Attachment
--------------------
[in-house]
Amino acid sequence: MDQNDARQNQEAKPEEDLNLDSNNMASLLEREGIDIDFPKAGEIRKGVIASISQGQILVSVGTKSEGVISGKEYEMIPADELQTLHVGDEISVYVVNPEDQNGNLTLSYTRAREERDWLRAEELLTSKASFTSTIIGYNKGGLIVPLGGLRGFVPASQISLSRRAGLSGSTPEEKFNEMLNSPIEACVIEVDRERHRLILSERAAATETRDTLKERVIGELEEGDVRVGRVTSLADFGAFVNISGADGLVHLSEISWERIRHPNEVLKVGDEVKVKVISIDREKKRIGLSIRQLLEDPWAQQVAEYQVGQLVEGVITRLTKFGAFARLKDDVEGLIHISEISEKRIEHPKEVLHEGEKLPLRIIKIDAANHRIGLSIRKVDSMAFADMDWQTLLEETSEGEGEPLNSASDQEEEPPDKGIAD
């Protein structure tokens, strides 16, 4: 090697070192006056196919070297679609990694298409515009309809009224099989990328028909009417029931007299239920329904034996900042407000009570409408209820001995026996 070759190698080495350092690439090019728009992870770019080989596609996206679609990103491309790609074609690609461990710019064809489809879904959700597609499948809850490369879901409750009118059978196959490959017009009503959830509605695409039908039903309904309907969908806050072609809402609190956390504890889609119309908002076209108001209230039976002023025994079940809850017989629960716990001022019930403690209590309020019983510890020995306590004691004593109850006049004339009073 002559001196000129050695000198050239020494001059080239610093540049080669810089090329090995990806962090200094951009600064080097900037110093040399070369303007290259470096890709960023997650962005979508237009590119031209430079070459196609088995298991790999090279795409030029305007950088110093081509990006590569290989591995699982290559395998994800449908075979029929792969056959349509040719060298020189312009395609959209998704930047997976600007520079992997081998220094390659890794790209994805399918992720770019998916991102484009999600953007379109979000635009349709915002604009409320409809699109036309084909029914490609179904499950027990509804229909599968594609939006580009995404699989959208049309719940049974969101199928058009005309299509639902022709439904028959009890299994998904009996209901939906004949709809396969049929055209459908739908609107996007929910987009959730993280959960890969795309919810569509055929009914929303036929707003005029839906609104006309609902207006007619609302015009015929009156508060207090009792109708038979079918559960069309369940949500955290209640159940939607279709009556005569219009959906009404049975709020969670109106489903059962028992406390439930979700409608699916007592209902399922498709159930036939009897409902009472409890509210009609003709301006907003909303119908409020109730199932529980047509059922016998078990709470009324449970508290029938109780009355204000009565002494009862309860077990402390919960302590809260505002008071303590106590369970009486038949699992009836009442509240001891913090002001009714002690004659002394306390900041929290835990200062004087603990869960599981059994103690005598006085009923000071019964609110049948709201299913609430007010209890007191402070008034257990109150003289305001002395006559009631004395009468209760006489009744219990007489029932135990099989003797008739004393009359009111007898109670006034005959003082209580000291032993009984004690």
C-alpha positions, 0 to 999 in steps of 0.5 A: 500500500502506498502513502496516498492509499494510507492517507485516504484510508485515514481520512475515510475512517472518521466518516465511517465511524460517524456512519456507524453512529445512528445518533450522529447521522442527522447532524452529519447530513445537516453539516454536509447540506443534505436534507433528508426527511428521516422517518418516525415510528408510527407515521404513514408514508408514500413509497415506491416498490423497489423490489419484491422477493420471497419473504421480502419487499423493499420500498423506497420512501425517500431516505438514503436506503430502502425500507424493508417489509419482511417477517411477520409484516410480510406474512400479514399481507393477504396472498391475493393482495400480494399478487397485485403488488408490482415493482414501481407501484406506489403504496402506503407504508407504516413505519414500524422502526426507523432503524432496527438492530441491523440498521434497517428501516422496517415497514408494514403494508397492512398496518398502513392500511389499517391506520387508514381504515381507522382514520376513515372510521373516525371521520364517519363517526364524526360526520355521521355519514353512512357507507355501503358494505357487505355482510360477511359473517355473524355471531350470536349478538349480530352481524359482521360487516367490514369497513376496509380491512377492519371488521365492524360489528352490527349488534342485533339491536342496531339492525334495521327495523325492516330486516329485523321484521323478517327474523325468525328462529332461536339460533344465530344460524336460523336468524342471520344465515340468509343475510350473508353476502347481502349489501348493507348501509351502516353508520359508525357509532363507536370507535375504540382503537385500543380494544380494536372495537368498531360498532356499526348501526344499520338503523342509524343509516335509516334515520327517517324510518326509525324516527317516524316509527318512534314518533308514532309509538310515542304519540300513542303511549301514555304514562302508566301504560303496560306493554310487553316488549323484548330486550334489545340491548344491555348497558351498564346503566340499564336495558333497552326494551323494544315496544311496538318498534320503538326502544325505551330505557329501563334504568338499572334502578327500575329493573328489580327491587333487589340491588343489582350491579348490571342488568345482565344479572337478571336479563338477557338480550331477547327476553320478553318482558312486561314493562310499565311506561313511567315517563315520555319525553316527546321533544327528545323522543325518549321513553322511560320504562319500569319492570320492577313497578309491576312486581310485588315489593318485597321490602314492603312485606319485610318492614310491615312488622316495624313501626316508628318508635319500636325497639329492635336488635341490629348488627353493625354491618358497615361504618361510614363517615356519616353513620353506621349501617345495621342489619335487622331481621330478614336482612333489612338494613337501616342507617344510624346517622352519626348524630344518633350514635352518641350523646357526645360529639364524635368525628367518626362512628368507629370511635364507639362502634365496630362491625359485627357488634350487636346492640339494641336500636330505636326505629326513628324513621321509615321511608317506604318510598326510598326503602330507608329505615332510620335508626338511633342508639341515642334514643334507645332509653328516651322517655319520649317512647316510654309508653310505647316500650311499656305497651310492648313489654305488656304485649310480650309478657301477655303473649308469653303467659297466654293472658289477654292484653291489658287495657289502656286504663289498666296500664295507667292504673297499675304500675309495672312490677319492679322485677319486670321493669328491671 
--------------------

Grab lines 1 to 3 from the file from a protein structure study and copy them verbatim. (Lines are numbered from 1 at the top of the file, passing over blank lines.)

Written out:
[in-house]
Amino acid sequence: MDQNDARQNQEAKPEEDLNLDSNNMASLLEREGIDIDFPKAGEIRKGVIASISQGQILVSVGTKSEGVISGKEYEMIPADELQTLHVGDEISVYVVNPEDQNGNLTLSYTRAREERDWLRAEELLTSKASFTSTIIGYNKGGLIVPLGGLRGFVPASQISLSRRAGLSGSTPEEKFNEMLNSPIEACVIEVDRERHRLILSERAAATETRDTLKERVIGELEEGDVRVGRVTSLADFGAFVNISGADGLVHLSEISWERIRHPNEVLKVGDEVKVKVISIDREKKRIGLSIRQLLEDPWAQQVAEYQVGQLVEGVITRLTKFGAFARLKDDVEGLIHISEISEKRIEHPKEVLHEGEKLPLRIIKIDAANHRIGLSIRKVDSMAFADMDWQTLLEETSEGEGEPLNSASDQEEEPPDKGIAD
């Protein structure tokens, strides 16, 4: 090697070192006056196919070297679609990694298409515009309809009224099989990328028909009417029931007299239920329904034996900042407000009570409408209820001995026996 070759190698080495350092690439090019728009992870770019080989596609996206679609990103491309790609074609690609461990710019064809489809879904959700597609499948809850490369879901409750009118059978196959490959017009009503959830509605695409039908039903309904309907969908806050072609809402609190956390504890889609119309908002076209108001209230039976002023025994079940809850017989629960716990001022019930403690209590309020019983510890020995306590004691004593109850006049004339009073 002559001196000129050695000198050239020494001059080239610093540049080669810089090329090995990806962090200094951009600064080097900037110093040399070369303007290259470096890709960023997650962005979508237009590119031209430079070459196609088995298991790999090279795409030029305007950088110093081509990006590569290989591995699982290559395998994800449908075979029929792969056959349509040719060298020189312009395609959209998704930047997976600007520079992997081998220094390659890794790209994805399918992720770019998916991102484009999600953007379109979000635009349709915002604009409320409809699109036309084909029914490609179904499950027990509804229909599968594609939006580009995404699989959208049309719940049974969101199928058009005309299509639902022709439904028959009890299994998904009996209901939906004949709809396969049929055209459908739908609107996007929910987009959730993280959960890969795309919810569509055929009914929303036929707003005029839906609104006309609902207006007619609302015009015929009156508060207090009792109708038979079918559960069309369940949500955290209640159940939607279709009556005569219009959906009404049975709020969670109106489903059962028992406390439930979700409608699916007592209902399922498709159930036939009897409902009472409890509210009609003709301006907003909303119908409020109730199932529980047509059922016998078990709470009324449970508290029938109780009355204000009565002494009862309860077990402390919960302590809260505002008071303590106590369970009486038949699992009836009442509240001891913090002001009714002690004659002394306390900041929290835990200062004087603990869960599981059994103690005598006085009923000071019964609110049948709201299913609430007010209890007191402070008034257990109150003289305001002395006559009631004395009468209760006489009744219990007489029932135990099989003797008739004393009359009111007898109670006034005959003082209580000291032993009984004690």